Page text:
How large a system do I need?


There are two answers to this question.

If you are not connected to the grid and are expecting to supply all of your power from the solar PV system then the following applies. - Sizing a PV system is a very specific task. Rules of thumb are not used. Each electricity consuming device is accounted for - the number of lights, TV's, radios, phones, toasters(!), refrigerators(!) micowave ovens, pumps, etc., etc... along with their wattages and allowed hours of operation are all calculated to determine exactly how much power is going to be required, and what the peak consumption is going to be. Why such a detailed list and determination of use? Because solar electric systems are expensive. Each installed peak watt will cost a minimum of $4 to install (not including batteries!). Put another way, your average toaster will require $6,000 worth of solar PV equipment to operate!

PV systems are not built to provide power to heating appliances (see the toaster above). They are best used for electronics, lights and pumps/motors.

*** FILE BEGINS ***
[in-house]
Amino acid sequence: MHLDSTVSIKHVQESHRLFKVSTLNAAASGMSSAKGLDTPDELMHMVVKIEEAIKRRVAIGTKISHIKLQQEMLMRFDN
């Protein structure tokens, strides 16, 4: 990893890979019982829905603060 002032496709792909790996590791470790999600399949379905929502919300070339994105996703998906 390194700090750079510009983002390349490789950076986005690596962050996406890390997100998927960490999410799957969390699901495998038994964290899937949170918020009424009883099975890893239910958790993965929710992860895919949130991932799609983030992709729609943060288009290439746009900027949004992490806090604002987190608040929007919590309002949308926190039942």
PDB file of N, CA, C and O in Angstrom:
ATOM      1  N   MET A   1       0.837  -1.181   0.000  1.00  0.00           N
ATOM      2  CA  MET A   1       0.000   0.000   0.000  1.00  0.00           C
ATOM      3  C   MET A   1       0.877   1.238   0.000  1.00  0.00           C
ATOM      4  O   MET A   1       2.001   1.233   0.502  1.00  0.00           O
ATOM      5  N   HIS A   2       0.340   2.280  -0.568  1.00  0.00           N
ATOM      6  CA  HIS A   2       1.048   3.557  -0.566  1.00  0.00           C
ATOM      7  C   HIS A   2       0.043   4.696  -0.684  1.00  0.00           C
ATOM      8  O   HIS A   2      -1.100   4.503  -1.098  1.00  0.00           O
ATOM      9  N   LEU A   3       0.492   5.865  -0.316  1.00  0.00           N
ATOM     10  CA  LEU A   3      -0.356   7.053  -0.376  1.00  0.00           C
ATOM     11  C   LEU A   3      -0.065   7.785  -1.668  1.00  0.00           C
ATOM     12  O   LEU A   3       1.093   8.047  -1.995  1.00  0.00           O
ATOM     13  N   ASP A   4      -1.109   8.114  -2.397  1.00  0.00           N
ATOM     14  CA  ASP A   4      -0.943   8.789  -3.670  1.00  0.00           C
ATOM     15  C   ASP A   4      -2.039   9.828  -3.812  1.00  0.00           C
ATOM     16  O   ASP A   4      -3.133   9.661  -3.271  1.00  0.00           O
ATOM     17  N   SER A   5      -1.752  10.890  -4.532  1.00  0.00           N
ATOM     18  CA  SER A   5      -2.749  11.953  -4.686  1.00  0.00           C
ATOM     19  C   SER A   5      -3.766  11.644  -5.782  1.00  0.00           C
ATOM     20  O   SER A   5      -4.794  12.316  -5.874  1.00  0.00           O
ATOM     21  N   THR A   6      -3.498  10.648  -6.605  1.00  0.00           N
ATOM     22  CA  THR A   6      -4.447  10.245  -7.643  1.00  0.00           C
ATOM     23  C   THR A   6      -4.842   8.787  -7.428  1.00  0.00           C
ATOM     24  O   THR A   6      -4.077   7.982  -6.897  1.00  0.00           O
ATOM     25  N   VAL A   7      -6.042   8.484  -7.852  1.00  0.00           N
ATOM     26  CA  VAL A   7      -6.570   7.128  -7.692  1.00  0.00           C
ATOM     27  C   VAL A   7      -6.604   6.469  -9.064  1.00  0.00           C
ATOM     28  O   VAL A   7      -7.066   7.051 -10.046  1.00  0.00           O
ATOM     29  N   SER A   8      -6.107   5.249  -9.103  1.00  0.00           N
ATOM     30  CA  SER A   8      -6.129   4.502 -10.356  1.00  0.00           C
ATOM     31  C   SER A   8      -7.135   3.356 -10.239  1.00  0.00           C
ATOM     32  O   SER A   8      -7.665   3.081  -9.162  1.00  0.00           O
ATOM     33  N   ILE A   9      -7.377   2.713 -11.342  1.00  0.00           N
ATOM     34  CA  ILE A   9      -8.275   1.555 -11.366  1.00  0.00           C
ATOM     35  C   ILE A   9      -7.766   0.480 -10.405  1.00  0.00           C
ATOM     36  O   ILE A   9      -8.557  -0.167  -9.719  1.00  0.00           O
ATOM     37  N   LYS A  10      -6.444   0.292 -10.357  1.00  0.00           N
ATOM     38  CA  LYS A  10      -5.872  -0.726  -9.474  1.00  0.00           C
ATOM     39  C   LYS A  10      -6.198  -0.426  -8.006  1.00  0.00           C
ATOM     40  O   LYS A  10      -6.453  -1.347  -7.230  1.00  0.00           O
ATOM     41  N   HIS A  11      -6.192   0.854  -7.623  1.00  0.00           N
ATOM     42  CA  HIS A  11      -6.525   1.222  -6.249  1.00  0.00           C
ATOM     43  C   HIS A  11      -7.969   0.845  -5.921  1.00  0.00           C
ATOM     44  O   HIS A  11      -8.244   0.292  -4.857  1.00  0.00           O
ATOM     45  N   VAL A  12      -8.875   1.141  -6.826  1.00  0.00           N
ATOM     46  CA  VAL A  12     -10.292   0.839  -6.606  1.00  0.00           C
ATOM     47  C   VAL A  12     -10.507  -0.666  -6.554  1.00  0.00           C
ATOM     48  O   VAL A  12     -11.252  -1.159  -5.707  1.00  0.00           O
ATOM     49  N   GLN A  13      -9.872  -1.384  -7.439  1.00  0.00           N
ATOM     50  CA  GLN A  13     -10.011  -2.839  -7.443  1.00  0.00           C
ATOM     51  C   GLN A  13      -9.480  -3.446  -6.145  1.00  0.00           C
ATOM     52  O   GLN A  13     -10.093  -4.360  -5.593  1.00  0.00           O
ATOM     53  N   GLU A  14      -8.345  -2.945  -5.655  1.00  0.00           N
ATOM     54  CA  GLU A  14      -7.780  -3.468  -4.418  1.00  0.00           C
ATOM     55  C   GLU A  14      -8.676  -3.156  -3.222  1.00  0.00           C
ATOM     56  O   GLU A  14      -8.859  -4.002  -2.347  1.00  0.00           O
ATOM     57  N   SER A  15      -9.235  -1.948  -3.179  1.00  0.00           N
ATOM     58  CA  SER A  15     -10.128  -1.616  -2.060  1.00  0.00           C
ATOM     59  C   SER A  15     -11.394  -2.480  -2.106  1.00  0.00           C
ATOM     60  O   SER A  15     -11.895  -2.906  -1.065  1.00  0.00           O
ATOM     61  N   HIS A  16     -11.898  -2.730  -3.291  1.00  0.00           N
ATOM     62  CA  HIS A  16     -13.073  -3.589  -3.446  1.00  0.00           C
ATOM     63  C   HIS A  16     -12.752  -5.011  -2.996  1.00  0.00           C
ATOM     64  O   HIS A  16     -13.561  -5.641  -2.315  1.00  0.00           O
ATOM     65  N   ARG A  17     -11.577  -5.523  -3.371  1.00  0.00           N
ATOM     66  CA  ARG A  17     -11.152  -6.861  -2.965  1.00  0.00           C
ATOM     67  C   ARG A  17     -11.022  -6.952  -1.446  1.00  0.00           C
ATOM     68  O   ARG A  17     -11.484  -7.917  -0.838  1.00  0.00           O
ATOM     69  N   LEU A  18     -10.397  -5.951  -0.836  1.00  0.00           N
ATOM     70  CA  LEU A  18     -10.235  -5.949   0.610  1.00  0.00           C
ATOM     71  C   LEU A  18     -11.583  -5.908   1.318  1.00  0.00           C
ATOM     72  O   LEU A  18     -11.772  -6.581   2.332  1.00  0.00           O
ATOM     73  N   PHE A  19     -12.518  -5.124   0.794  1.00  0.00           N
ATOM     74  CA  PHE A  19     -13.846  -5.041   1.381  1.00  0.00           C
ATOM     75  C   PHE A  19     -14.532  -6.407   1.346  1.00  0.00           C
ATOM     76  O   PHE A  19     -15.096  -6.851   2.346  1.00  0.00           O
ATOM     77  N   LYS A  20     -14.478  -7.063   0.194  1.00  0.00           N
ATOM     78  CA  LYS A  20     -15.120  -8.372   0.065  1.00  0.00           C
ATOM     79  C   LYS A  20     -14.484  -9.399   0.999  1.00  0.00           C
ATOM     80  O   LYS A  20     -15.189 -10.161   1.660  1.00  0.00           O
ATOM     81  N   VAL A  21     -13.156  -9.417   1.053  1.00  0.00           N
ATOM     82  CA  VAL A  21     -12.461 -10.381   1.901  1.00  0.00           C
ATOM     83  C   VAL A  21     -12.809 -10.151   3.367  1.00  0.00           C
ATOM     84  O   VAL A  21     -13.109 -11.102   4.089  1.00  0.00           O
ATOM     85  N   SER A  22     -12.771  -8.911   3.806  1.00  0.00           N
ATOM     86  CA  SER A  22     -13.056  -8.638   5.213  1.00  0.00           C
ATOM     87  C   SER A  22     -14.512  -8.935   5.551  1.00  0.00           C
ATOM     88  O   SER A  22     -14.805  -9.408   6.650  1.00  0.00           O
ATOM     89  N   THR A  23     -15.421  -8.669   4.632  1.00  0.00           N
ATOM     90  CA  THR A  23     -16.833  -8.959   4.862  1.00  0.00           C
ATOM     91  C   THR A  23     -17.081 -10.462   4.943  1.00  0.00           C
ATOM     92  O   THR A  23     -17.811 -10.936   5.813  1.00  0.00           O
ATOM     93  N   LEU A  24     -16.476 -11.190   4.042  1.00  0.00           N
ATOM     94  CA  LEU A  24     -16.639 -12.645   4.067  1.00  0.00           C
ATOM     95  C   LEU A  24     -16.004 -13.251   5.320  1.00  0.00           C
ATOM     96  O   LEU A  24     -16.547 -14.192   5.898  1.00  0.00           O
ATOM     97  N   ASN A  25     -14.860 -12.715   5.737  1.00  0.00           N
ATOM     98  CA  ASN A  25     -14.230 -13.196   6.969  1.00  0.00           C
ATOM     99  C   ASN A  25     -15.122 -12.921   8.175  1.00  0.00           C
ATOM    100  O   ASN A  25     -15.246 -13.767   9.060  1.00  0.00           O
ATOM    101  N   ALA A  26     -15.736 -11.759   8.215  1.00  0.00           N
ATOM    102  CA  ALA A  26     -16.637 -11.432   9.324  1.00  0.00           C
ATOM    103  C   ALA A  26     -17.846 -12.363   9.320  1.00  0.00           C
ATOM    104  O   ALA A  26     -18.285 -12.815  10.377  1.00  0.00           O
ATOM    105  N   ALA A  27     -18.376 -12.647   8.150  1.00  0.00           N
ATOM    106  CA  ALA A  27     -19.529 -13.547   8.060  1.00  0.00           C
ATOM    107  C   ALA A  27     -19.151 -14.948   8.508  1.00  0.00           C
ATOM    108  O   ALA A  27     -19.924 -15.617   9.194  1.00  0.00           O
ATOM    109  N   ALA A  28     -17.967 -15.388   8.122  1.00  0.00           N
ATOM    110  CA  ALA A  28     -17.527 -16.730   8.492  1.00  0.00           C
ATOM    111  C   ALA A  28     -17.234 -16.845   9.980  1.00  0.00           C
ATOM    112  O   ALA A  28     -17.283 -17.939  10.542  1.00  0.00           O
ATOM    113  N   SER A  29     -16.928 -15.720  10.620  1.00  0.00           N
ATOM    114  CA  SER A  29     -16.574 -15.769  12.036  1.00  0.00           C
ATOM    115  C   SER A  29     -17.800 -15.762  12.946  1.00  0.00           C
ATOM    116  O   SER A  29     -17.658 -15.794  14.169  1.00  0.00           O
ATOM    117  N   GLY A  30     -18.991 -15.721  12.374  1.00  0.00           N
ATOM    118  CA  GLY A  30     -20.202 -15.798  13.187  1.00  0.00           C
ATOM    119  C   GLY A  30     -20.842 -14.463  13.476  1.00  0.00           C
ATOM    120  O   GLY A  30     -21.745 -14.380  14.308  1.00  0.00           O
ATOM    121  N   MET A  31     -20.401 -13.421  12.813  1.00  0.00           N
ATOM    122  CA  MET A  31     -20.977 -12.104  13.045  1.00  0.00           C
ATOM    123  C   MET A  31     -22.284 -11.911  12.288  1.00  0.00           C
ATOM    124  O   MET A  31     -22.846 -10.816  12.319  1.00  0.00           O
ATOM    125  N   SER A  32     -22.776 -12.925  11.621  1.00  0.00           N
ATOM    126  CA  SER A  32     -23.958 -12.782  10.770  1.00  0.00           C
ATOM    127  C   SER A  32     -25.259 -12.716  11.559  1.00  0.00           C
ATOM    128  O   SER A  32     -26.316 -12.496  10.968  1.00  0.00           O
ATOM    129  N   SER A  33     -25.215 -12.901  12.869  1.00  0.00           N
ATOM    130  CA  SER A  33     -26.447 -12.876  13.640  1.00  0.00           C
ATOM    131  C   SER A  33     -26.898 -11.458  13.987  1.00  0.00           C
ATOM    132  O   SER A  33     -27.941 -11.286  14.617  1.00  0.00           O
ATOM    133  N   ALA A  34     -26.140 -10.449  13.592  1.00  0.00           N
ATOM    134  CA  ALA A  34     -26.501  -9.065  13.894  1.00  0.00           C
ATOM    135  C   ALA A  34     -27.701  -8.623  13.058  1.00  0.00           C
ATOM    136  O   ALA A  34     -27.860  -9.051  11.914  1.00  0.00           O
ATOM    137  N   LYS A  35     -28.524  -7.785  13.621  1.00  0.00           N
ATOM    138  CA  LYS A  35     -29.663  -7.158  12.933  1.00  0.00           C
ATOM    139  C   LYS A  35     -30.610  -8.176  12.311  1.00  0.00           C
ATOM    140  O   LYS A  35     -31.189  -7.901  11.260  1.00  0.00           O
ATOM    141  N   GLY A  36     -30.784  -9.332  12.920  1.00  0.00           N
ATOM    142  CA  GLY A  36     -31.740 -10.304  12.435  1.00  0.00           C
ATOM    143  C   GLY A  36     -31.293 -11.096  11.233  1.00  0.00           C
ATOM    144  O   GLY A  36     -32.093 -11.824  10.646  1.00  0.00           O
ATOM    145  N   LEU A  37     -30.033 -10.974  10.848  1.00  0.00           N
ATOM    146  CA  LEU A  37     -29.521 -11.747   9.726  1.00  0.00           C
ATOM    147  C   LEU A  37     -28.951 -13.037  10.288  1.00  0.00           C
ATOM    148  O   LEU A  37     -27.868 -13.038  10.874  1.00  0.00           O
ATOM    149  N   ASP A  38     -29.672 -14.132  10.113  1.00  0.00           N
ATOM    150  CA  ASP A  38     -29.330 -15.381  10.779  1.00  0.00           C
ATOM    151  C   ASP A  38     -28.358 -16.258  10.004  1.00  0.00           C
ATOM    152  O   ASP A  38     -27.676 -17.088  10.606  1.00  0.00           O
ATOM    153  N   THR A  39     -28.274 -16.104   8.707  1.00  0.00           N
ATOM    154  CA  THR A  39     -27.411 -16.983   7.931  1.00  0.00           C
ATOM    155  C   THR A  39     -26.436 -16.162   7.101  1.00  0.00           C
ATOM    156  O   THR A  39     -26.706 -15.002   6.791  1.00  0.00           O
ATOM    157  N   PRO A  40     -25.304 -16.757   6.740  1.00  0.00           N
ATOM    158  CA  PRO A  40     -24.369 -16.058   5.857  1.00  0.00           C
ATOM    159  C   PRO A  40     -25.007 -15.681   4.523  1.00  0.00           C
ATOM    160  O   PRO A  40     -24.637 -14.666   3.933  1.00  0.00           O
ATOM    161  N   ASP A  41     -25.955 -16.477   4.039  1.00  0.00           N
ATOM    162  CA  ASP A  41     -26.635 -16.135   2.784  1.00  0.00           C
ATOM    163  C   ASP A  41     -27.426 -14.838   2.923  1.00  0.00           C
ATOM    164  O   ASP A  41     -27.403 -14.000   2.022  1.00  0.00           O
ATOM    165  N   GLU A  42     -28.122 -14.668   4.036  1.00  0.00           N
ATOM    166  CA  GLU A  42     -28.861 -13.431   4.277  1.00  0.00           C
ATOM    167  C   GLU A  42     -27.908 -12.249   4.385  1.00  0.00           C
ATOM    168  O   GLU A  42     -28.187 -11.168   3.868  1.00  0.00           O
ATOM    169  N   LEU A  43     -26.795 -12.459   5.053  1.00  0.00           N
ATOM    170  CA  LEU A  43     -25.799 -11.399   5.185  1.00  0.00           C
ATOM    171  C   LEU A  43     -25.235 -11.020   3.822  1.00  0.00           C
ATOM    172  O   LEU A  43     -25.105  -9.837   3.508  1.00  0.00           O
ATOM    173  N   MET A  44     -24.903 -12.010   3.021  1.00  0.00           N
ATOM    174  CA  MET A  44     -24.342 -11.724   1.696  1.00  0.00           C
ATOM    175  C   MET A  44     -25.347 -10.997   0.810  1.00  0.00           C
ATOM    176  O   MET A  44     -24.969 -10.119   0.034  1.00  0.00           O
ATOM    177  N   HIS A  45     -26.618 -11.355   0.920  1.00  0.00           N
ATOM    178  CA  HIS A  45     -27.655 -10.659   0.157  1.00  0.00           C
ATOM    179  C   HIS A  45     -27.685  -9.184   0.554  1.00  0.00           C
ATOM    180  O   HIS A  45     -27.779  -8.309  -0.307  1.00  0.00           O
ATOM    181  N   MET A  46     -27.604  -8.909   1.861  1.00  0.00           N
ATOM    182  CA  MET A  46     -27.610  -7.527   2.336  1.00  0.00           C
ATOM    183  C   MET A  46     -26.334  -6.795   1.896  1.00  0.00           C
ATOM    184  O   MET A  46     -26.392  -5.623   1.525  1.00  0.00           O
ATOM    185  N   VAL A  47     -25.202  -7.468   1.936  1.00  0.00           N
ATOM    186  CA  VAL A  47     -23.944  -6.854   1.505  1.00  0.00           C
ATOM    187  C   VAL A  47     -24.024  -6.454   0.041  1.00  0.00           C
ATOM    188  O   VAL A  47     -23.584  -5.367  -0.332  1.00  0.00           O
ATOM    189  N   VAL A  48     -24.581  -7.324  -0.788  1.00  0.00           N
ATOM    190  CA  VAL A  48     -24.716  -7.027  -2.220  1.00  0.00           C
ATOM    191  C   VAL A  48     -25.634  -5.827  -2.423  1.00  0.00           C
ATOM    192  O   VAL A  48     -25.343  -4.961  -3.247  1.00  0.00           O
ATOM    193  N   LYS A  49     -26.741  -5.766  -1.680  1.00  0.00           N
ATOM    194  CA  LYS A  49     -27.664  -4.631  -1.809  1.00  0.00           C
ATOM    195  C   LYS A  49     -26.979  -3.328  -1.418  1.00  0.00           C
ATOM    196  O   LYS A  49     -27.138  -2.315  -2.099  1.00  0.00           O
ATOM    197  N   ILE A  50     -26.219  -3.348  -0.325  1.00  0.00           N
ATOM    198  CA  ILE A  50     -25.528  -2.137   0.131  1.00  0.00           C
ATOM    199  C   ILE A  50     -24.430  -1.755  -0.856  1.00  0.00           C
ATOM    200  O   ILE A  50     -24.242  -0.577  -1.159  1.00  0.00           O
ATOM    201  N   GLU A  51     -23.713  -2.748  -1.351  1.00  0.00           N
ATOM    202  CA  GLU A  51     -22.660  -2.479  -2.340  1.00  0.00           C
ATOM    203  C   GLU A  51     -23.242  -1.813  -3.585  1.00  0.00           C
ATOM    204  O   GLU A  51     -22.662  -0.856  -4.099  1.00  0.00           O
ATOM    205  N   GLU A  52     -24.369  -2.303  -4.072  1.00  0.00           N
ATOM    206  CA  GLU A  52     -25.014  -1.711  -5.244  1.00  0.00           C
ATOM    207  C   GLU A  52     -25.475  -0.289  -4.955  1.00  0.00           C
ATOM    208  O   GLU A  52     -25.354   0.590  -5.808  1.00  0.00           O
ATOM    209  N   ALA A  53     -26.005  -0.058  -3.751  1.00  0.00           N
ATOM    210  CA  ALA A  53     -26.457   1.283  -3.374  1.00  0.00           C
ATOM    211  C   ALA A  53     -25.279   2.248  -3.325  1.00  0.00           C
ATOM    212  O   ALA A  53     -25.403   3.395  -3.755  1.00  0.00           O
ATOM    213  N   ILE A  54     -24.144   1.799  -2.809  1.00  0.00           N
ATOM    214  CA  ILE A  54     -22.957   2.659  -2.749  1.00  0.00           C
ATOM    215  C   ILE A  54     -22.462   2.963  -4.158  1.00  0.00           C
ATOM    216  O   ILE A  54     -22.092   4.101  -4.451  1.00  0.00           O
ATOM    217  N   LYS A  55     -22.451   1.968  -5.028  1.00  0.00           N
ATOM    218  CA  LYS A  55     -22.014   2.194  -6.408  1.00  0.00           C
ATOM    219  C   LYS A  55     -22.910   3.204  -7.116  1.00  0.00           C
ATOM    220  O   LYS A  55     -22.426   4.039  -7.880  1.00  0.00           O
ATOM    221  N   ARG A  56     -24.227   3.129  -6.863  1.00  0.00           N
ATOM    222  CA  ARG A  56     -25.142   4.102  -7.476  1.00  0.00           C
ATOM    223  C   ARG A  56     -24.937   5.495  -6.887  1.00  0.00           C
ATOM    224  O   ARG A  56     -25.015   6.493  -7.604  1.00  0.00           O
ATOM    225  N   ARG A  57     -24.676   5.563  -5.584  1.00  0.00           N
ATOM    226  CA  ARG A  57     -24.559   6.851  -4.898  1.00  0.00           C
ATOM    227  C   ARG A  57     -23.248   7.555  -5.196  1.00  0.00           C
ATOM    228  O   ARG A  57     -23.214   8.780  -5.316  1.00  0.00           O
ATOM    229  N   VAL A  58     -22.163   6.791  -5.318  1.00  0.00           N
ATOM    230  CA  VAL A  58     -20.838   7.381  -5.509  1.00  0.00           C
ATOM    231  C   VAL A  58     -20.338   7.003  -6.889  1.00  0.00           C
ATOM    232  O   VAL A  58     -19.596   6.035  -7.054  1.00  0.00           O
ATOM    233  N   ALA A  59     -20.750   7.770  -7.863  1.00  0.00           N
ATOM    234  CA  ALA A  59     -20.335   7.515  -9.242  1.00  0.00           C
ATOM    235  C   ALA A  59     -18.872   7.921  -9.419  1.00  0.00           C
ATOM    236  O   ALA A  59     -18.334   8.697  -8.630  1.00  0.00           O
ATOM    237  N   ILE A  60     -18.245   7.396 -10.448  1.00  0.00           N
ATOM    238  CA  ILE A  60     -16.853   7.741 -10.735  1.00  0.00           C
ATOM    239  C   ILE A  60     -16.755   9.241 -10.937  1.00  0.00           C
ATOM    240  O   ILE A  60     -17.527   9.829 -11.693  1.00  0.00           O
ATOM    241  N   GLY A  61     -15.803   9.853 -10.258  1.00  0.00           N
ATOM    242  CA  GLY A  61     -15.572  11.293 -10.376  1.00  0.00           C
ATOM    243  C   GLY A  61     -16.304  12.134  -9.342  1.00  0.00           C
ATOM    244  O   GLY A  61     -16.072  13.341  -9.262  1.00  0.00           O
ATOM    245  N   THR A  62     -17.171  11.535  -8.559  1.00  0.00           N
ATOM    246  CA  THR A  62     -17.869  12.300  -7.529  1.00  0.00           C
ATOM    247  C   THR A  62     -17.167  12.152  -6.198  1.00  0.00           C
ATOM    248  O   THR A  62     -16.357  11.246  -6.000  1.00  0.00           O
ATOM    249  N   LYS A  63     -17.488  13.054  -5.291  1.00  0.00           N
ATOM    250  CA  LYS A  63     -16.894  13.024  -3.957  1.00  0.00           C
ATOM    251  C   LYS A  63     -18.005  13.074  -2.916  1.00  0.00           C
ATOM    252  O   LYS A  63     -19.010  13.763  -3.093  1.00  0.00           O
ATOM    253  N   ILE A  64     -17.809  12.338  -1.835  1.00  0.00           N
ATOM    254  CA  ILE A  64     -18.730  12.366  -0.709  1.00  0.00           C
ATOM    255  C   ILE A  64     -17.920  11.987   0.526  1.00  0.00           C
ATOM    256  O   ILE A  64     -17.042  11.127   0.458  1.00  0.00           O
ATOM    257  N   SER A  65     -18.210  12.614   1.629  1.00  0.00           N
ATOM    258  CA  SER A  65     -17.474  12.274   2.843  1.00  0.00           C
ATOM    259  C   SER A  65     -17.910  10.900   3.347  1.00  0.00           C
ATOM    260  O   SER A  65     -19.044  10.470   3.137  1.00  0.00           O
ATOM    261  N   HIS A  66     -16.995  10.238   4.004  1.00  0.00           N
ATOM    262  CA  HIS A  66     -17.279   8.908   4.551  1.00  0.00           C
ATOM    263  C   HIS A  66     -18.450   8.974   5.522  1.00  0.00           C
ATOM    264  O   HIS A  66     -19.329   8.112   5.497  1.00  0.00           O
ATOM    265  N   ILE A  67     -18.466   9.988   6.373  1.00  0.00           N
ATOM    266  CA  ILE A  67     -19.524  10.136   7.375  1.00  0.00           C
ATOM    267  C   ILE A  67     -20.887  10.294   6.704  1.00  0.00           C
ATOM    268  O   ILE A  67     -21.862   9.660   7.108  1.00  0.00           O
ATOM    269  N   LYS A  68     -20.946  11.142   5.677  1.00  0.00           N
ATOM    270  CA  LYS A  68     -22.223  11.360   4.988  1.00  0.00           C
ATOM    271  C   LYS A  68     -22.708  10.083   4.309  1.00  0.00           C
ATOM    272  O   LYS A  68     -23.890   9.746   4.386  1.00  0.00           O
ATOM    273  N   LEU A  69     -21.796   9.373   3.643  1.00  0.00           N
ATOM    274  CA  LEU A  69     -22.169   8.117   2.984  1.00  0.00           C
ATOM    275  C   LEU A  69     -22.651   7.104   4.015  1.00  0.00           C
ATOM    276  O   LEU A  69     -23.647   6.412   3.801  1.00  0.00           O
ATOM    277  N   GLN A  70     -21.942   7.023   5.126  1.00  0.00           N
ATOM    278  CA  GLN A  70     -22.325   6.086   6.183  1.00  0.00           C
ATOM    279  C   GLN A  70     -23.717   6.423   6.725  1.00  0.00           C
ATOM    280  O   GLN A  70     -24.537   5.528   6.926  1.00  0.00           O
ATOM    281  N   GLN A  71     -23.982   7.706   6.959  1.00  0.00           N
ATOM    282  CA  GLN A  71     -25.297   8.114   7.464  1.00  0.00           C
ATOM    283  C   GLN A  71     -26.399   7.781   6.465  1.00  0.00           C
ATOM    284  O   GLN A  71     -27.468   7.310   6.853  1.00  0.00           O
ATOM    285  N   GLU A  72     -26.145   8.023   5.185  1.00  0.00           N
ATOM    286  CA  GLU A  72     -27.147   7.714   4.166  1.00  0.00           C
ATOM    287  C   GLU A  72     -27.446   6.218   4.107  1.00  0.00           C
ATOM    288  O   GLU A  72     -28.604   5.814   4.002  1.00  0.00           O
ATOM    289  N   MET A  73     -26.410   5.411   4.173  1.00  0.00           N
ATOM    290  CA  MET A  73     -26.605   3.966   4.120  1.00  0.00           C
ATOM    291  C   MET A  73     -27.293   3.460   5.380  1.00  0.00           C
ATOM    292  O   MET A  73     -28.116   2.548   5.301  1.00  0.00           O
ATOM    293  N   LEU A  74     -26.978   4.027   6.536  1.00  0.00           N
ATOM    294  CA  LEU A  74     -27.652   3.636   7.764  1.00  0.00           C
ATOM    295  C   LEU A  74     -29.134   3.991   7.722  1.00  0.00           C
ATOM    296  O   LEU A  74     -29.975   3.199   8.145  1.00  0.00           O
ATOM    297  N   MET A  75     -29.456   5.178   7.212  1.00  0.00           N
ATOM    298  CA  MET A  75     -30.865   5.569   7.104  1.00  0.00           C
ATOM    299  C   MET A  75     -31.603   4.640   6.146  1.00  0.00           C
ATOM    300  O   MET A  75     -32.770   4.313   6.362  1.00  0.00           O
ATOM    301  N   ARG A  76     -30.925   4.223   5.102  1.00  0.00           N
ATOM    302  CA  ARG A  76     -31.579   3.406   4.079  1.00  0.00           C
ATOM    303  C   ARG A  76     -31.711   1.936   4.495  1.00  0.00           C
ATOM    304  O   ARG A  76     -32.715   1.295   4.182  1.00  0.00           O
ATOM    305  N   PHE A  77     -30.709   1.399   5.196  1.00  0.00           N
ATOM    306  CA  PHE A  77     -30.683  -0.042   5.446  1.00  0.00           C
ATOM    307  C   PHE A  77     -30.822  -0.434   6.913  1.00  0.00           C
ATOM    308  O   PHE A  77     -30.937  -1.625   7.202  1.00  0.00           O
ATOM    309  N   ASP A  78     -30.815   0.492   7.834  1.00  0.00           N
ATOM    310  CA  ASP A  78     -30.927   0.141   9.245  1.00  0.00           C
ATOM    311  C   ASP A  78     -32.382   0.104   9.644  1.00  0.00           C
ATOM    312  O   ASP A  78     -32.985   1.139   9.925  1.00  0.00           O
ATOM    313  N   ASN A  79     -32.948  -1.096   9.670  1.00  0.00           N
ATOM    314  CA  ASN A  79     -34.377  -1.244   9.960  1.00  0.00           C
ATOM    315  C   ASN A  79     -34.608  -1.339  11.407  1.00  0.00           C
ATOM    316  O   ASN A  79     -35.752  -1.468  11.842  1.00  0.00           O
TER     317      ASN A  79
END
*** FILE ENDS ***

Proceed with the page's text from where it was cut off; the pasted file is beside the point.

If you are attached to the grid, then it's not "what you need", it's "what can you afford".

Solar PV systems, without batteries, for residential applications (under 10 Kilowatts), cost about $5,000 for the first Kilowatt of installed capacity. Additional Kilowatts will cost less. A ground mounted rack will add to the cost. The power that is generated is all delivered to the grid - possibly none of it will be used by your own home, so the PV system is really an income generating investment. In theory, if you consider the return on the investment to be a good one, you would put in the largest system you could afford. In the MircoFit program you are limited to a maximum of 10 Kilowatts - and you may only own one system.

With net-metered PV systems, where you push PV power back into the grid and run your electricity meter backwards, it does not make sense to have a PV system capable of generating more power than you use on an annual basis. The reason is that you do not get credit for power delivered in excess of you annual power consumption.